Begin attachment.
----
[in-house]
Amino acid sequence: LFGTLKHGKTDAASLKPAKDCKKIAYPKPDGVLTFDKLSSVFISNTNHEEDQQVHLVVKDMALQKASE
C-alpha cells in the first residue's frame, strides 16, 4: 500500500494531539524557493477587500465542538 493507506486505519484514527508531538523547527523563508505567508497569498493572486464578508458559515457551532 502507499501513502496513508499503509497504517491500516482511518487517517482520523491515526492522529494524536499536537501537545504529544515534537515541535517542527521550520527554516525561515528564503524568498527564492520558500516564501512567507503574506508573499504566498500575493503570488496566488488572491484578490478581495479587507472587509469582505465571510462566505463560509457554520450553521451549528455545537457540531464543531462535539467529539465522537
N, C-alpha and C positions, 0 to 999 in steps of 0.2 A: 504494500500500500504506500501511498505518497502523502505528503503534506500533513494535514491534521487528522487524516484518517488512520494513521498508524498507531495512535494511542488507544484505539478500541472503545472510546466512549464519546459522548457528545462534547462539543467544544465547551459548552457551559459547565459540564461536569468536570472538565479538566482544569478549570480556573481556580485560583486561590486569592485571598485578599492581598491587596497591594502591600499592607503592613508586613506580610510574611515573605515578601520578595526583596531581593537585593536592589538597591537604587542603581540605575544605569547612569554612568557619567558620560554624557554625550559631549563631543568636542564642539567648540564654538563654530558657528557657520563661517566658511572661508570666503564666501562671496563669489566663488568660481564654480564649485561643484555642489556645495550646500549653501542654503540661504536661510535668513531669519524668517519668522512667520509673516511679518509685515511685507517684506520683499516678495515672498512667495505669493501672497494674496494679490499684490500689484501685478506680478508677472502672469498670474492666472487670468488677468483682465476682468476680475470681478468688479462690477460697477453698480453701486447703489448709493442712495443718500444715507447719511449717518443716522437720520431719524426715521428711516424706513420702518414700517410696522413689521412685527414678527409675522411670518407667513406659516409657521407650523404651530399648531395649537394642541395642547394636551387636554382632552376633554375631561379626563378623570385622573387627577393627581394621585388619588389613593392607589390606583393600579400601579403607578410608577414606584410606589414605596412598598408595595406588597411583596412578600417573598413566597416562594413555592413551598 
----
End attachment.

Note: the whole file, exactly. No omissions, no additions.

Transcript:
[in-house]
Amino acid sequence: LFGTLKHGKTDAASLKPAKDCKKIAYPKPDGVLTFDKLSSVFISNTNHEEDQQVHLVVKDMALQKASE
C-alpha cells in the first residue's frame, strides 16, 4: 500500500494531539524557493477587500465542538 493507506486505519484514527508531538523547527523563508505567508497569498493572486464578508458559515457551532 502507499501513502496513508499503509497504517491500516482511518487517517482520523491515526492522529494524536499536537501537545504529544515534537515541535517542527521550520527554516525561515528564503524568498527564492520558500516564501512567507503574506508573499504566498500575493503570488496566488488572491484578490478581495479587507472587509469582505465571510462566505463560509457554520450553521451549528455545537457540531464543531462535539467529539465522537
N, C-alpha and C positions, 0 to 999 in steps of 0.2 A: 504494500500500500504506500501511498505518497502523502505528503503534506500533513494535514491534521487528522487524516484518517488512520494513521498508524498507531495512535494511542488507544484505539478500541472503545472510546466512549464519546459522548457528545462534547462539543467544544465547551459548552457551559459547565459540564461536569468536570472538565479538566482544569478549570480556573481556580485560583486561590486569592485571598485578599492581598491587596497591594502591600499592607503592613508586613506580610510574611515573605515578601520578595526583596531581593537585593536592589538597591537604587542603581540605575544605569547612569554612568557619567558620560554624557554625550559631549563631543568636542564642539567648540564654538563654530558657528557657520563661517566658511572661508570666503564666501562671496563669489566663488568660481564654480564649485561643484555642489556645495550646500549653501542654503540661504536661510535668513531669519524668517519668522512667520509673516511679518509685515511685507517684506520683499516678495515672498512667495505669493501672497494674496494679490499684490500689484501685478506680478508677472502672469498670474492666472487670468488677468483682465476682468476680475470681478468688479462690477460697477453698480453701486447703489448709493442712495443718500444715507447719511449717518443716522437720520431719524426715521428711516424706513420702518414700517410696522413689521412685527414678527409675522411670518407667513406659516409657521407650523404651530399648531395649537394642541395642547394636551387636554382632552376633554375631561379626563378623570385622573387627577393627581394621585388619588389613593392607589390606583393600579400601579403607578410608577414606584410606589414605596412598598408595595406588597411583596412578600417573598413566597416562594413555592413551598 